Opinion: Baseball has officially arrived
There's just something about baseball.
A few weeks ago I was sitting around killing time one afternoon. I flipped on the TV and there, on ESPN, were the Yankees playing the Phillies.
Surely this must be some tape of a game from last year or even two years ago, I figured.
After all, I hadn't seen any baseball on my TV screen for a good four or five months.
But there was Alex Rodriguez in pinstripes, playing third base.
When I saw that my heart soared.
Not because A-Rod was playing for the Yankees. I hate the Yankees, and seeing the game's best player playing for them would usually make me nauseous.
But seeing A-Rod in his brand new uniform meant this game was live and that baseball had officially started, even if it was only the preseason.
There's something about seeing that first baseball game of the season that no other sport can touch.
The NFL's exhibition games are good for one quarter, but taper off quickly after the first-string quarterback has thrown his five passes and goes to the bench.
Exhibition games in the NBA and NHL are practically invisible. But baseball gets my blood flowing.
Part of it's because I grew up in Minnesota, where the winter drags on and on and you start to wonder how many more afternoons you can sit inside your house, which slowly seems to be closing in around you.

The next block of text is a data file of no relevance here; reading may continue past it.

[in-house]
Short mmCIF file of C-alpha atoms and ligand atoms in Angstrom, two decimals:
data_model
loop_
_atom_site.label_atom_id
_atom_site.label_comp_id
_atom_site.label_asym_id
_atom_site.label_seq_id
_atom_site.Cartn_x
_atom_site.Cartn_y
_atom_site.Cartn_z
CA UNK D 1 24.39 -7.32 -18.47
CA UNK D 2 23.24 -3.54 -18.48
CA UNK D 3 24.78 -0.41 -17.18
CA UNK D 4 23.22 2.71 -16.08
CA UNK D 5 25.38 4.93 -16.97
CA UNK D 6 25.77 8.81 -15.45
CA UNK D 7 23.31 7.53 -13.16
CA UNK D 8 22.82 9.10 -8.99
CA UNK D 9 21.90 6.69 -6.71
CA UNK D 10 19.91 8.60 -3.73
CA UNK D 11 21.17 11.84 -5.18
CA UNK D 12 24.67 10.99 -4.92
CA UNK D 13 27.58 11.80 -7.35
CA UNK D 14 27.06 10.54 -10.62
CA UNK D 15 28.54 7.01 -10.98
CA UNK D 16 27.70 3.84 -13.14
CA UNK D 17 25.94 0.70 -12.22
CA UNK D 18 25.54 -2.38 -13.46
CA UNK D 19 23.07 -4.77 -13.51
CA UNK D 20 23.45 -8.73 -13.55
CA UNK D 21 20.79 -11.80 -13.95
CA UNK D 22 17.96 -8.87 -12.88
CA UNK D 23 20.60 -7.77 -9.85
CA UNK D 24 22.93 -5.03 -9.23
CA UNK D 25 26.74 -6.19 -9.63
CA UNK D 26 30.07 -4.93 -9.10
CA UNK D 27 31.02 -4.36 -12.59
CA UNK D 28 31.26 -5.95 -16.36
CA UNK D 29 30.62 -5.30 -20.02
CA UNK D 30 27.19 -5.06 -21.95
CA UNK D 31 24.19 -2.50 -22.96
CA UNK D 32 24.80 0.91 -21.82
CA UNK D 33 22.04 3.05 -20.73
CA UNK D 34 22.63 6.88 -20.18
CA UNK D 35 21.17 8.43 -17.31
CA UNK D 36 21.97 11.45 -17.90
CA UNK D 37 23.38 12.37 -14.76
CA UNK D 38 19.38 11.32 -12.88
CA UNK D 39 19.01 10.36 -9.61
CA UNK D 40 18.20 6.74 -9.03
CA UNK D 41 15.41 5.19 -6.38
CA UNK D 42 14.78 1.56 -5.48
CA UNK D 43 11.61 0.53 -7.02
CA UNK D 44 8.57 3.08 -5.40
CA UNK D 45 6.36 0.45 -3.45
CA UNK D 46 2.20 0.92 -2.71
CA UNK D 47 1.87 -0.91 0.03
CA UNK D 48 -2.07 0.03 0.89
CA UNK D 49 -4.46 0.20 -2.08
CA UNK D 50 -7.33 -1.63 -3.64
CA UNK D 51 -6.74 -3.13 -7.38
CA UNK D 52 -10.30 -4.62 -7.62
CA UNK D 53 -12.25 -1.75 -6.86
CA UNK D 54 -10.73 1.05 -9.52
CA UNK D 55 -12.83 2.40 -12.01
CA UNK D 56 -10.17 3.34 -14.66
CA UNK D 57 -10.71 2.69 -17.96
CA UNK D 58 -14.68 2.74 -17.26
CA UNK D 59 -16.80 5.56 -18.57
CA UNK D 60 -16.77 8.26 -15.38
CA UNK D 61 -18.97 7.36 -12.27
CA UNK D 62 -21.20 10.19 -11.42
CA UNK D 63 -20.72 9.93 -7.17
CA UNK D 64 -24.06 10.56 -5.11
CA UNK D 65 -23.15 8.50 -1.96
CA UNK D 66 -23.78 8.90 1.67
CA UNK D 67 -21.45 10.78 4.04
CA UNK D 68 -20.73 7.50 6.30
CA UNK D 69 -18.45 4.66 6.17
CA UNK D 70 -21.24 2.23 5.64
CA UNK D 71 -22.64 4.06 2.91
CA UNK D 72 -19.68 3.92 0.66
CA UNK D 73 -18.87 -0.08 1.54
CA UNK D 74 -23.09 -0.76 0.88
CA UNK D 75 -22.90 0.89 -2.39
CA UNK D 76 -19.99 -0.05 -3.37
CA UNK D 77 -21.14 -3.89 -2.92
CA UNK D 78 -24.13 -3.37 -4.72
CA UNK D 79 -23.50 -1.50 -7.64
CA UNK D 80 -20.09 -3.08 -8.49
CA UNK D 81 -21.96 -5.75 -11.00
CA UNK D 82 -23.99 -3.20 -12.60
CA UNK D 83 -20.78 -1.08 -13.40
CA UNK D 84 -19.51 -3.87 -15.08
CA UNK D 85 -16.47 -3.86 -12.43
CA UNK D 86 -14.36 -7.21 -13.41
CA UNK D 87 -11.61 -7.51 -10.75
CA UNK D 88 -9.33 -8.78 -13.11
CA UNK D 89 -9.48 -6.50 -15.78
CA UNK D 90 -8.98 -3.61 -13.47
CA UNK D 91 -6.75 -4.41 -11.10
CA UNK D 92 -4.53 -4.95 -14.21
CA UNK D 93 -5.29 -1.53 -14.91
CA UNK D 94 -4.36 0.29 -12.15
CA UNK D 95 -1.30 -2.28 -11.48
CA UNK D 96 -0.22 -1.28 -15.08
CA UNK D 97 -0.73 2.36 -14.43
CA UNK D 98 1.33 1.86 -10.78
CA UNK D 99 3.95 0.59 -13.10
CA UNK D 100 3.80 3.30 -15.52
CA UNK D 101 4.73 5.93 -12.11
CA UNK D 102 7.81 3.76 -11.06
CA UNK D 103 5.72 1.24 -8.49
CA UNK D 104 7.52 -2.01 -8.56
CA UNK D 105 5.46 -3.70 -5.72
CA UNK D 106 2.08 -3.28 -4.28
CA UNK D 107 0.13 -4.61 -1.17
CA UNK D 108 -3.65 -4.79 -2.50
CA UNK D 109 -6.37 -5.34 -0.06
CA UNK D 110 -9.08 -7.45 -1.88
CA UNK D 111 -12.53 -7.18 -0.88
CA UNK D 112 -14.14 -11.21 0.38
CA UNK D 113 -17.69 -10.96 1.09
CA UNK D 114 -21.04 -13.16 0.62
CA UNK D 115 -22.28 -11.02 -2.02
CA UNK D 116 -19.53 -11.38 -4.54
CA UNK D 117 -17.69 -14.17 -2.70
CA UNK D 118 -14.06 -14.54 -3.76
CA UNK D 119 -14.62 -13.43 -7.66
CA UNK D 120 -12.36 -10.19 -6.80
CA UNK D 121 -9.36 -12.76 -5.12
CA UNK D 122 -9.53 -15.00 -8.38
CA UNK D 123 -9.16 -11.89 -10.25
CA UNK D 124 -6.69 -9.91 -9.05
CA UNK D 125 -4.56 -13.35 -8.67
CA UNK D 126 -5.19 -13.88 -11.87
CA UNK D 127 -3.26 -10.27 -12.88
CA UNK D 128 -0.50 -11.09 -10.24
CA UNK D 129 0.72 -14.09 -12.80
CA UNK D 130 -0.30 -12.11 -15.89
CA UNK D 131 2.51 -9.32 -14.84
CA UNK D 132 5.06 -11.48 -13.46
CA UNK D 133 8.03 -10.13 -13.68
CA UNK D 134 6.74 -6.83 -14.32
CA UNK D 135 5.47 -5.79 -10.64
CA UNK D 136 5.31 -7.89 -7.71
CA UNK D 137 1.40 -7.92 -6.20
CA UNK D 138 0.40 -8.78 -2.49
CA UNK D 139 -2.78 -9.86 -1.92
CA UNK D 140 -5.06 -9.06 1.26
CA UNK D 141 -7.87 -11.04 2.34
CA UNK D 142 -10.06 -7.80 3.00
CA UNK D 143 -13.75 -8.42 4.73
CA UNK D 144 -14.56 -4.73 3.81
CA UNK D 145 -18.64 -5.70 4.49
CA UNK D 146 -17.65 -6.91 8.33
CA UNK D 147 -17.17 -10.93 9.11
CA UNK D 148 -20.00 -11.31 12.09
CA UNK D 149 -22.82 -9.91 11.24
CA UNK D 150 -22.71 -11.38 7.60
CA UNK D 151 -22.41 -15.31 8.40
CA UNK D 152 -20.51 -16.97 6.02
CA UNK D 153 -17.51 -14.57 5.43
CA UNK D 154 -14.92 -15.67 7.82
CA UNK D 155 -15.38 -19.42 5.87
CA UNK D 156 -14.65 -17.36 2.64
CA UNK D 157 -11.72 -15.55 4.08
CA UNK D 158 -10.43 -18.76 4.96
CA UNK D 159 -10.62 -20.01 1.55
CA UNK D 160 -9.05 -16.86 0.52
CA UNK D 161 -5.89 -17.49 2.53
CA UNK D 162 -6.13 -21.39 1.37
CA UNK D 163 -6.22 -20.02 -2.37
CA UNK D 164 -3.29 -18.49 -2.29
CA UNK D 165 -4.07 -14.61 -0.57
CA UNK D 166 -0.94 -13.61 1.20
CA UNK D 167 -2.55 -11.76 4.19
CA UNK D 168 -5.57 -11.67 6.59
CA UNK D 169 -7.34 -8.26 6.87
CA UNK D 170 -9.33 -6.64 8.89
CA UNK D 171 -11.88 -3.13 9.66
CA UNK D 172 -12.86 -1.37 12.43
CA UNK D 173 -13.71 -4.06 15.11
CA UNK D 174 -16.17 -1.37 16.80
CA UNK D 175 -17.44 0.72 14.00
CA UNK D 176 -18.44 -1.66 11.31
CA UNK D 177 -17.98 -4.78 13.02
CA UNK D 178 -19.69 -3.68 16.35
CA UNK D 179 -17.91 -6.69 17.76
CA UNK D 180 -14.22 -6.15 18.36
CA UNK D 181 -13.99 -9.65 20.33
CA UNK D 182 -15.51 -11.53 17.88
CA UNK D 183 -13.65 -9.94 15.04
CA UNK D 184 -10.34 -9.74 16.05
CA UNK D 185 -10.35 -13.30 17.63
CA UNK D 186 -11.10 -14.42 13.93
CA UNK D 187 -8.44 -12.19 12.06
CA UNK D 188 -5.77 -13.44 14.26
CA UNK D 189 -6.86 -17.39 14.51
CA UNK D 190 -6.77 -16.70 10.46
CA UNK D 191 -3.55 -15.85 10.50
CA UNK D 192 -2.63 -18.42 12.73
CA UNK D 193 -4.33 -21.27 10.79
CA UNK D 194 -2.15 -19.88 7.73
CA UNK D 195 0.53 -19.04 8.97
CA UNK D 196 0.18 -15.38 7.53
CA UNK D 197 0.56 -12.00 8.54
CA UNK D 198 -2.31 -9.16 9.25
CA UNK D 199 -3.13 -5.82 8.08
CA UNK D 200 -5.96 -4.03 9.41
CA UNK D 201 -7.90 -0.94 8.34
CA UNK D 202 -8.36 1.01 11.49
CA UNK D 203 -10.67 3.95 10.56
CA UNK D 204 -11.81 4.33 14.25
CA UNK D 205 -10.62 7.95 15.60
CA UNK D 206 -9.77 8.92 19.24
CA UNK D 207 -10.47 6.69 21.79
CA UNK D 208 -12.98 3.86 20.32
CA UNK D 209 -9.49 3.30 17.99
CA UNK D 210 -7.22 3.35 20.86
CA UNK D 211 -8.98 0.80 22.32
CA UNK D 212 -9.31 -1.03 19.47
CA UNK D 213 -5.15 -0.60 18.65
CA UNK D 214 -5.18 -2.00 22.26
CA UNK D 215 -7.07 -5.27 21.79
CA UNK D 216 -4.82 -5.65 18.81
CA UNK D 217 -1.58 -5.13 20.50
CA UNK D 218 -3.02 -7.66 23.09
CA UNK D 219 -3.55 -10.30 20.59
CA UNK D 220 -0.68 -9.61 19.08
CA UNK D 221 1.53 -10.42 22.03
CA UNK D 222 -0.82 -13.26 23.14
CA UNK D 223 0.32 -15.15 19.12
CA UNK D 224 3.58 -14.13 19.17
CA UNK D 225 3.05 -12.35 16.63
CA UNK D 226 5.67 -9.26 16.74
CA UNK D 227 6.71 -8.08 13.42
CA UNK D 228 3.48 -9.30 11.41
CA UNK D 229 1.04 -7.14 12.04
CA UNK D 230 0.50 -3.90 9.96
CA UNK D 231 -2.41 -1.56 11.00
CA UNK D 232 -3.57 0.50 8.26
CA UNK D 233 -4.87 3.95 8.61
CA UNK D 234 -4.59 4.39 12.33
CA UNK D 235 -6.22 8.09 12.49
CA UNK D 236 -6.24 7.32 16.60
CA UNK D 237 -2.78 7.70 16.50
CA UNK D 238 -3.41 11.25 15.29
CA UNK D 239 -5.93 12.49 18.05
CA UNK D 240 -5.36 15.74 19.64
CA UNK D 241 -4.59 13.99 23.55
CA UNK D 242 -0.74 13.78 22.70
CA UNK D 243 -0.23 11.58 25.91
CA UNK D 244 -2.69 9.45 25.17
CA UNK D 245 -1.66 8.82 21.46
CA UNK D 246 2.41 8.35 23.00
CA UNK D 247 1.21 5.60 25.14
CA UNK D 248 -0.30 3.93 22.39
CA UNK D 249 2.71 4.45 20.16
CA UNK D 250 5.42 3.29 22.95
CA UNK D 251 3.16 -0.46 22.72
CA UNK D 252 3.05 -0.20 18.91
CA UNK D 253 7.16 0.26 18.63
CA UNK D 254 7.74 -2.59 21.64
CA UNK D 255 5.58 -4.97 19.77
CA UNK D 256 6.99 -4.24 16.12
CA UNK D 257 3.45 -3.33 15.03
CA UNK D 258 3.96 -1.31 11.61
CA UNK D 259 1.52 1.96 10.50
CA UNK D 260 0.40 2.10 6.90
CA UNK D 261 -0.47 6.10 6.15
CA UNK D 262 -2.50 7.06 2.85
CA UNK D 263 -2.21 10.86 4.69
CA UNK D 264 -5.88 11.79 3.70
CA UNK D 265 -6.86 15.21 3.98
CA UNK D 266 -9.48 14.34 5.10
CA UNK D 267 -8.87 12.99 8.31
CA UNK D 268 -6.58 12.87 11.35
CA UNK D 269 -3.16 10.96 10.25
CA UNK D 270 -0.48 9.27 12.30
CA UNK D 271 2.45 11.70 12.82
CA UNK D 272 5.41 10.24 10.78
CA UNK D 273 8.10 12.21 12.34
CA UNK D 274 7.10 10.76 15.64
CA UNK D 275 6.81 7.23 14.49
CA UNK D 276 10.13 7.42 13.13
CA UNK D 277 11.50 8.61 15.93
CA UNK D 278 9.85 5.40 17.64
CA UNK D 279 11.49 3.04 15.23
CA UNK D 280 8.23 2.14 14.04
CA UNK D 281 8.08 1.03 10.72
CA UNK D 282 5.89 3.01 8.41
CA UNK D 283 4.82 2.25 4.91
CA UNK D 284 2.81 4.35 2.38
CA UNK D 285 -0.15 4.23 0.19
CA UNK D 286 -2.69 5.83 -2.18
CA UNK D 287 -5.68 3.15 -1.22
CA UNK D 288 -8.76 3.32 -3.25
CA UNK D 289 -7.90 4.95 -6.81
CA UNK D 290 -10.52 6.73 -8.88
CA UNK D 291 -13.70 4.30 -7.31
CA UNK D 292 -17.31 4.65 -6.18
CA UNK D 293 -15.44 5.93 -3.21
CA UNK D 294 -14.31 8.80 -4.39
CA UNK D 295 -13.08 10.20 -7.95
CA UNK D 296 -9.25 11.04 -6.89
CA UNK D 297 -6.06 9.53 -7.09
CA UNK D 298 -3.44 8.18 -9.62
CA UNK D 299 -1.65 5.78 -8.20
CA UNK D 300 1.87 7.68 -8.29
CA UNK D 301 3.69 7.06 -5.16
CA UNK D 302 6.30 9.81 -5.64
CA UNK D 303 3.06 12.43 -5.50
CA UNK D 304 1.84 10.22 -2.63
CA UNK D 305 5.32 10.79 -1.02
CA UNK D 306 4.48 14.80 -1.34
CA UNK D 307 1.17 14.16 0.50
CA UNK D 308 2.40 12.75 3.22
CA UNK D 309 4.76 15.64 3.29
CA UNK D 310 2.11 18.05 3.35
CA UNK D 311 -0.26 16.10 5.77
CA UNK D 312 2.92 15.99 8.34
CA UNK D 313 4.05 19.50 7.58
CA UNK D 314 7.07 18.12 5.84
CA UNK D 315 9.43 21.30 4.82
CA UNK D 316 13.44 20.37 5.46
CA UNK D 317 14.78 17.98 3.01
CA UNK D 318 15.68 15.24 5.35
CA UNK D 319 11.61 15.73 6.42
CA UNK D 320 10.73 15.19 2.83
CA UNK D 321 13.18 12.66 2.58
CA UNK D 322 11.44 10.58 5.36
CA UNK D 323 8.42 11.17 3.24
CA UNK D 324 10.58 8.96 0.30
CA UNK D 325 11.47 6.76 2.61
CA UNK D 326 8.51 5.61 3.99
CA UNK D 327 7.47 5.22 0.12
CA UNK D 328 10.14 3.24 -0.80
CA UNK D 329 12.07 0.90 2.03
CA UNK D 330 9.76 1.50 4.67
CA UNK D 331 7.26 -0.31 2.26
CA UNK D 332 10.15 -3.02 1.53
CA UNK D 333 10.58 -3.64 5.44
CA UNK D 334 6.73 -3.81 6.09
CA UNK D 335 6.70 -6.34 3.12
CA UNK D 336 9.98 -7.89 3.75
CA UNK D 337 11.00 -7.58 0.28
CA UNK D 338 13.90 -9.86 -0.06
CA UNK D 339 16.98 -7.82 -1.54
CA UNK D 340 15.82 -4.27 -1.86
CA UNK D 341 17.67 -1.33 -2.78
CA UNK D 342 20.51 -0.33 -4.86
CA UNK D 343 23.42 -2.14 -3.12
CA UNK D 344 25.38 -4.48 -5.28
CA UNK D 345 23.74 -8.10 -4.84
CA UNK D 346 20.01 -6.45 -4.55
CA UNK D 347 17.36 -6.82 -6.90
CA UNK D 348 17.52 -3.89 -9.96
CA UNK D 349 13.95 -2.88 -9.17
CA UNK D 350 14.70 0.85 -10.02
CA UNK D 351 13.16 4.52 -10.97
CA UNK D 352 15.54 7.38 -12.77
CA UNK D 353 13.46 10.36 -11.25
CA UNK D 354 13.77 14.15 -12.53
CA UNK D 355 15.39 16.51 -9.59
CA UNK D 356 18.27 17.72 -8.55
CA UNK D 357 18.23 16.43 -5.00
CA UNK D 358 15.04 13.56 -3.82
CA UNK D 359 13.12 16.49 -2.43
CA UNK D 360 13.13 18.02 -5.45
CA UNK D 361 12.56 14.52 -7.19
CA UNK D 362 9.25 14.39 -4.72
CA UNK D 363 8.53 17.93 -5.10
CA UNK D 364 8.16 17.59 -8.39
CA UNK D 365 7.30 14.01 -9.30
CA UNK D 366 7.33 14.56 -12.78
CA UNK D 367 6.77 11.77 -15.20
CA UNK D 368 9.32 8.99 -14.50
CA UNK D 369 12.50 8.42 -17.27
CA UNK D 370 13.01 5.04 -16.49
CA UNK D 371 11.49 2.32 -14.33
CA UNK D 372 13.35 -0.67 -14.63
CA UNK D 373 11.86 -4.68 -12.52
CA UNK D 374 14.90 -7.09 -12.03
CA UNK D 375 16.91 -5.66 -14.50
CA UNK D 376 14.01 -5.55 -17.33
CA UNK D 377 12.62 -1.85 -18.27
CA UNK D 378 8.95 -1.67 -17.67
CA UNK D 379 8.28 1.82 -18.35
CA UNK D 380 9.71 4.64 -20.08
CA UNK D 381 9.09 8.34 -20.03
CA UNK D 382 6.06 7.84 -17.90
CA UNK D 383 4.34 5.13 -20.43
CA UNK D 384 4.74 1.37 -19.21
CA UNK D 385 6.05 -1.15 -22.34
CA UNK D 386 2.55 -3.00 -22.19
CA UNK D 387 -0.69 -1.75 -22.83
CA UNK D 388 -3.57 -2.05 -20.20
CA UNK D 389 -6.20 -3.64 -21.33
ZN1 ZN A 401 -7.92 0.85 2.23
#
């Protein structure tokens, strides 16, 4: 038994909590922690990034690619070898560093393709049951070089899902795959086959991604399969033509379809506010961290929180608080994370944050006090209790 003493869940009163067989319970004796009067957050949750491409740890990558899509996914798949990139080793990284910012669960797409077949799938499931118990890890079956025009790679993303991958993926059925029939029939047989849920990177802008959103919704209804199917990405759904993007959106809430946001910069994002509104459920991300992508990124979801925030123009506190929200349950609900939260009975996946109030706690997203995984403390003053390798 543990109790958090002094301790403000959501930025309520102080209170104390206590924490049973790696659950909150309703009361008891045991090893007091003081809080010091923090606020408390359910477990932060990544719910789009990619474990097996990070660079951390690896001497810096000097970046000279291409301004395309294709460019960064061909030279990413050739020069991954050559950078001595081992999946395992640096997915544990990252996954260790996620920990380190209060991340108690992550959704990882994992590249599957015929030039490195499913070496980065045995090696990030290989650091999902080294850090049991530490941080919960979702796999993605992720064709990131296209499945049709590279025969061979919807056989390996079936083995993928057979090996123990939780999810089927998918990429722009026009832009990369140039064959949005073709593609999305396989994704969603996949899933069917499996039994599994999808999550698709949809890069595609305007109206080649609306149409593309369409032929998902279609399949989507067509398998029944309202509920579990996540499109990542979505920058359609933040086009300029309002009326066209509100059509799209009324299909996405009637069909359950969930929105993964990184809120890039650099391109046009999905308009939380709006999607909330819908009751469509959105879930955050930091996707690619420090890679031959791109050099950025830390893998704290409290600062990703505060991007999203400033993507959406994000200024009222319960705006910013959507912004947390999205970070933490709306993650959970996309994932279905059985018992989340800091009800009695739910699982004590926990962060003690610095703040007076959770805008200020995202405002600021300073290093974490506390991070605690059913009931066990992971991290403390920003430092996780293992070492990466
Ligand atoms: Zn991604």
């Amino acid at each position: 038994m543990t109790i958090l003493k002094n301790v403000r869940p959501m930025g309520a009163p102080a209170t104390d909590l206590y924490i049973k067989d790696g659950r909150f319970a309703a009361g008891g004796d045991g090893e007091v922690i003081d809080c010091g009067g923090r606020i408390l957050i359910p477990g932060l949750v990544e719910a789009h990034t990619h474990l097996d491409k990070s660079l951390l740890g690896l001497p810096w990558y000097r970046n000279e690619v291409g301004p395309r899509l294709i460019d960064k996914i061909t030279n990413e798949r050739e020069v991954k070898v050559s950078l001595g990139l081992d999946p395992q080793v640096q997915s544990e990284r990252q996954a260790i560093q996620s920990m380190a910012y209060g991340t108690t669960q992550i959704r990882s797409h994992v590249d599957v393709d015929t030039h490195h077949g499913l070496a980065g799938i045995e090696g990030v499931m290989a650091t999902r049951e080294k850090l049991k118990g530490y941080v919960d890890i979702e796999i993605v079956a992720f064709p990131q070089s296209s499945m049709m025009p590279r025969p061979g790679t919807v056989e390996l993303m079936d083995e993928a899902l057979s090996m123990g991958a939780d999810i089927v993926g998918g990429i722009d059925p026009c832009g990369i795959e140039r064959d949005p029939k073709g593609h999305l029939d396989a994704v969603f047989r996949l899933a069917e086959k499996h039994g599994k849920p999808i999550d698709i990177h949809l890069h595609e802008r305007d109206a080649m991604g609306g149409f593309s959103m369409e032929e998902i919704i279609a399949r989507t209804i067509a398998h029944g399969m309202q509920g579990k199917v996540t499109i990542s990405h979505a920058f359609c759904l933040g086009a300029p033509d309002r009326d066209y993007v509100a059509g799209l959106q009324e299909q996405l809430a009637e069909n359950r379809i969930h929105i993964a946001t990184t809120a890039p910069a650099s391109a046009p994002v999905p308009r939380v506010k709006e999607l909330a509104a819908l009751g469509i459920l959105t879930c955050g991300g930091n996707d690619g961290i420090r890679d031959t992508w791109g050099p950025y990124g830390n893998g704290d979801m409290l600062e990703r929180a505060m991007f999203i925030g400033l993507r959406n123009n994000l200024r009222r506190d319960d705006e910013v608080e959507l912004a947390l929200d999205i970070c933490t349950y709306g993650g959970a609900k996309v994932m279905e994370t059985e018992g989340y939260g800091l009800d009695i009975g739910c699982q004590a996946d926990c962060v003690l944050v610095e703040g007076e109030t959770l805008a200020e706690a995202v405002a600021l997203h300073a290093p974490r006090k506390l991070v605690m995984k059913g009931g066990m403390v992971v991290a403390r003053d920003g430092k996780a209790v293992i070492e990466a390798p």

In Minnesota you learn to relish the Twins' first appearance on TV, because it means the temperature will soon be above freezing and you'll finally be able to walk to the mailbox and back without putting on your boots and parka.
Yes, of course, the Twins play in that soulless, vile, covered Metrodome, where no natural light gets in. But still, they're playing baseball and even if they're playing it indoors, I know that it means the weather's getting nicer outside.
The other great thing about baseball is that it's a slow, laid-back game that fits perfectly with the mood of the approaching summer.
As I slogged through year after year of school, the coming of baseball always meant that it wouldn't be long before I could toss the books aside and sit down to enjoy a few months of luscious laziness.
There's no professional game that lends itself to laziness like baseball.
You can sit and kill three blissful hours, and you don't even have to pay very close attention.
There'll be plenty of breaks in the action so that pitchers can circle the rubber, hitters can step out and adjust their batting gloves, and managers can come out to the mound and signal for pitching change after pitching change.
That gives all of us fans a chance to make a quick trip to the refrigerator for a refreshment or outside to take in some sunshine.
At this point in the year the holidays are a distant memory.
People have been working and going to school without a break for too long.
We've had ice storms and snow piles high enough to stall cars.
But that's all over now.